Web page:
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St. James Methodist church celebrates 162 years

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In a unique outdoor setting held in the Opera House Gardens

By Jaclyn Schrock

St. James Methodist Church in Central City has met as a congregation, encouraging their community to be united in fellowship with believers in Jesus the Christ, since July 1859. July 12, 2020 celebrating the joyous occasion on their 162 Year Heritage Sunday, they were welcomed to the outdoor setting in the Opera House Gardens, across the street from the church.

The novel COVID-19 virus which has locked down the country and world since early this year has closed schools and all meeting places. Only health care, government, and essential businesses were permitted to to remain open from mid-February until the end of April in most places.

The church buildings may be closed, but the relationships that connect believers in unity are what allows each church family to stay connected with other churches throughout the world. So, the church still lives, loves, and shares sorrows, struggles, and suffering. Founded on the God who provides refuge, peace and security churches encourage relationship all people and with All Mighty God to find strength and endurance through the vastly different times of lockdown.

St. James has continued to meet Sunday mornings online through Zoom, an interactive application that is a step up from a video. St. James and many other churches have used Zoom so families and individuals can see and speak directly to each other, while also enabling the united fellowship of listening to the pastor’s message and music presented in their church or from homes. Together they can read the scriptures and pray corporately without sharing the fears of spreading the very contagious virus. Our times of contagious pandemic are very different in 2020 than any other time plagues and diseases have devastated the world.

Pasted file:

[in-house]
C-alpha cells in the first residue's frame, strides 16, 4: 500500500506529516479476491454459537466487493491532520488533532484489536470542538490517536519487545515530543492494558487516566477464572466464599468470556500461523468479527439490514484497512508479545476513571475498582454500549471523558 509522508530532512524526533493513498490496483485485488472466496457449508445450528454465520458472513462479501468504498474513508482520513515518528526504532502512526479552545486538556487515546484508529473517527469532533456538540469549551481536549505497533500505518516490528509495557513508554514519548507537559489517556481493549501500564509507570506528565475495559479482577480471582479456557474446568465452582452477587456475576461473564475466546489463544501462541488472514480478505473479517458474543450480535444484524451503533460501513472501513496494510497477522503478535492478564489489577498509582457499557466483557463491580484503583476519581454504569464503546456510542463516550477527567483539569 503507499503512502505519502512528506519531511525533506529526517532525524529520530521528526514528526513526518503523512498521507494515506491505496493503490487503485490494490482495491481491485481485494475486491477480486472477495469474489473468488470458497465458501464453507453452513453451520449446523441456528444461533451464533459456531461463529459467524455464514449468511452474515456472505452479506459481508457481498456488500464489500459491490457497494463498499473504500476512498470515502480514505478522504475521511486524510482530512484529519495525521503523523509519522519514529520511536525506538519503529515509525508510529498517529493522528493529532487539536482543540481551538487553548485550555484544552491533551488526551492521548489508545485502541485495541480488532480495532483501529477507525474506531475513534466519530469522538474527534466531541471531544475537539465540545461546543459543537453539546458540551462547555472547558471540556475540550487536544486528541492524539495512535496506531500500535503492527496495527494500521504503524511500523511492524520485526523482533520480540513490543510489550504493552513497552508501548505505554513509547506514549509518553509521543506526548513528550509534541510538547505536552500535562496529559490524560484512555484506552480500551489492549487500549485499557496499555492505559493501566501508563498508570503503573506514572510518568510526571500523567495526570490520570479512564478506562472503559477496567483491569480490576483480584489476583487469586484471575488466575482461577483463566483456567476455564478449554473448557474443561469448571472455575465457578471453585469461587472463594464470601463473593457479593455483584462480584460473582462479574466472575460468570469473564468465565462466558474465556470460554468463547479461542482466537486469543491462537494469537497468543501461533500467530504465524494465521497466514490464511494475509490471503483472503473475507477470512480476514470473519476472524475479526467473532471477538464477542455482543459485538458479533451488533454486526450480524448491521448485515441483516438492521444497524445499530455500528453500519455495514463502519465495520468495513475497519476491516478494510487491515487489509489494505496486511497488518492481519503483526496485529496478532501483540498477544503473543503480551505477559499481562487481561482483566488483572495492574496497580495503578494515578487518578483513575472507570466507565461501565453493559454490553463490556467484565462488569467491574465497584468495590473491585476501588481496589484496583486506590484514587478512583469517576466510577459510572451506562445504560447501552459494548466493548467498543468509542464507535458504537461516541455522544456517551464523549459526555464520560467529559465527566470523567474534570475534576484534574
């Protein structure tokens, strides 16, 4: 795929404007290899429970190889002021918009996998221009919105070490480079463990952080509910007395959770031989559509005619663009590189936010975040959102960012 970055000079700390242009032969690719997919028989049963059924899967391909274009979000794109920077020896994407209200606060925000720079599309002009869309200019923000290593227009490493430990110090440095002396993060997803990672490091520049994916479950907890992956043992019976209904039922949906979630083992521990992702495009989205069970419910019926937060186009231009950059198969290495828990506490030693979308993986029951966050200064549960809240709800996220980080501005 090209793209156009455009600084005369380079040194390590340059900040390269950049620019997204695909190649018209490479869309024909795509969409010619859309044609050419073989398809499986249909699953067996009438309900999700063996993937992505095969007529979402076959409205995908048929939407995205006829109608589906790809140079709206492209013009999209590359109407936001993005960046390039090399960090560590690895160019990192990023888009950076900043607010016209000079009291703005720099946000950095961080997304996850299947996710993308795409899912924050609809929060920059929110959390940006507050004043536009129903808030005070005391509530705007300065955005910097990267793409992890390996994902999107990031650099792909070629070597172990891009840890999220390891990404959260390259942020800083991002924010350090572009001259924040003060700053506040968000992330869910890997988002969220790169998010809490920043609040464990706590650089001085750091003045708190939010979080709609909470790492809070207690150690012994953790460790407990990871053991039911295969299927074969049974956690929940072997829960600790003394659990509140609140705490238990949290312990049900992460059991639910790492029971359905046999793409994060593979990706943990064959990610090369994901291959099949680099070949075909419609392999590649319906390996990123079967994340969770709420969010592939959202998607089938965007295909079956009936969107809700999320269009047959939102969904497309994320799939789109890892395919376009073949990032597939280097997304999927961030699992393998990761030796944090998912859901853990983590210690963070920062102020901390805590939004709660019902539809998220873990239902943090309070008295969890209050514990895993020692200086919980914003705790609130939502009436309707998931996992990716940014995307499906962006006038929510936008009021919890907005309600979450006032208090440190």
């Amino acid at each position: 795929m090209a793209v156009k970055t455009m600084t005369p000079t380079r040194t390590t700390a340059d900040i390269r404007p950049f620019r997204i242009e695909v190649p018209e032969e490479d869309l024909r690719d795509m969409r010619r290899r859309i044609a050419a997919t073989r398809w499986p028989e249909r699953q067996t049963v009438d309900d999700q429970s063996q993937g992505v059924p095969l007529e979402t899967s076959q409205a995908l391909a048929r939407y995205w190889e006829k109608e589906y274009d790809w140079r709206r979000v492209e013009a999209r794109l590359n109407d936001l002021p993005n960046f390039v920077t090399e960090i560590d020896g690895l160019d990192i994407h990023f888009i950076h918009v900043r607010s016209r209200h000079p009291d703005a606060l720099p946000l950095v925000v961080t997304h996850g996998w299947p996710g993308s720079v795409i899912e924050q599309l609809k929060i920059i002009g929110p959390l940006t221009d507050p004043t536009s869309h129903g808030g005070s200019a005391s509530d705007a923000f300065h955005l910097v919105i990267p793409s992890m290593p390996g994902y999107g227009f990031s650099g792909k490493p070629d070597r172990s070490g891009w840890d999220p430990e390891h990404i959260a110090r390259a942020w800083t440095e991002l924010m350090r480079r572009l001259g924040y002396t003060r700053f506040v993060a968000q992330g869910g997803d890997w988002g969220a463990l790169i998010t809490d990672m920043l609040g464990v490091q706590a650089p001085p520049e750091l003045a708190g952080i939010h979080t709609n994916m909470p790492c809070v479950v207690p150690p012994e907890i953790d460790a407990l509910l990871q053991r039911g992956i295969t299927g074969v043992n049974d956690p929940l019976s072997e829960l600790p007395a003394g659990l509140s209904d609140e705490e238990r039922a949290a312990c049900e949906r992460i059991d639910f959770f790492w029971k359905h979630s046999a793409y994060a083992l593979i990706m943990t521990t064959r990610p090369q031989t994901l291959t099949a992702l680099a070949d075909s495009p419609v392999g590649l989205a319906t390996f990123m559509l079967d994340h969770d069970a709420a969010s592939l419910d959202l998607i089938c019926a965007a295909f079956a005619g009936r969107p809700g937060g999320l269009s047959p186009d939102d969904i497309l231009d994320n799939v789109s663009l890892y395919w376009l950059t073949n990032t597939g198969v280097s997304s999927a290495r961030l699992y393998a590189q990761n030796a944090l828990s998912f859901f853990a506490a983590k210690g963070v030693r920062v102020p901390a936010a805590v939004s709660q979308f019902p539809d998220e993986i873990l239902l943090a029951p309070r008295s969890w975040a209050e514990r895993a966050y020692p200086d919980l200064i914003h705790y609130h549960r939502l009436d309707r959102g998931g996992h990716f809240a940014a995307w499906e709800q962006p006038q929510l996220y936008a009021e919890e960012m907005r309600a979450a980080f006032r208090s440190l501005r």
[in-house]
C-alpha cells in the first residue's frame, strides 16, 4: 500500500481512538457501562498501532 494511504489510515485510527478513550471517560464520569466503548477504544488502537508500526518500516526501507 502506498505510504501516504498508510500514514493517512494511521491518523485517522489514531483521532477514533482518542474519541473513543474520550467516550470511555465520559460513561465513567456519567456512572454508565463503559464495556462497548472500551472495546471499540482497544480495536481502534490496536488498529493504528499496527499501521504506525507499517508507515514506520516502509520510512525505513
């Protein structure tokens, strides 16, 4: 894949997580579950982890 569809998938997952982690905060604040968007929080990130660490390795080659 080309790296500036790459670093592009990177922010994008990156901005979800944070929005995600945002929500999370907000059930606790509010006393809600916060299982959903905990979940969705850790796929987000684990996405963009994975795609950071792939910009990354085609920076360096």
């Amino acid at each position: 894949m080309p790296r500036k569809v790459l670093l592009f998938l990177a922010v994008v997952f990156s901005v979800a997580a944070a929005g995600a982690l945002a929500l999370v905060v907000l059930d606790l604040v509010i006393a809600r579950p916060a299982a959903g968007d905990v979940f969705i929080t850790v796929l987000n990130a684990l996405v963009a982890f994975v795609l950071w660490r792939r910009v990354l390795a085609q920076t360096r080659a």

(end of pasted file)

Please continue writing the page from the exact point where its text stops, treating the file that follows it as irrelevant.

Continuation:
July 12, 2020 was the first time St. James met together in person. Colorado has been careful and slow to reopen many meeting places. The gathering included those “safer at home” connected by Zoom. Meeting in the lovely, outdoor gardens uphill and connected to the Central City Opera House across Eureka Street from the church, family groups sat together in the shade with face masks and six feet distance maintained.

The bulletin for the 162nd Anniversary/ Heritage Sunday Courtyard Worship welcomed everyone to St, James United Methodist Church, a God-loving family of faith, inviting all to share in the inspirational worship, fellowship and outreach.

The meditation verse from Psalms 119 was, “Your Word is a lamp to my feet and a light to my path.”

Special guest Jonathan Hays, a baritone with the Opera Society, led the hymn singing as well as singing some outstanding solos. Familiar hymns included When the Saints Come Marching In, Leaning on the Everlasting Arms, and Above the Hills of Time. One solo Mr. Hays sang was the spiritual Give Me Jesus, sung with rhythmic passion, in his clear vibrant voice.

On an electric piano, rather than the resounding organ inside the church, Wes Broderius accompanied the hymns, and brought tranquility with the gathering together prelude and going forth in discipleship postlude.

Reverend Dr. Scott Schiesswhol called the congregation to worship with readings led by him and a response by the congregation. He encouraged everyone to safely pass on the Peace of Christ with our neighbors. Together we spoke in unison an offering of morning prayers: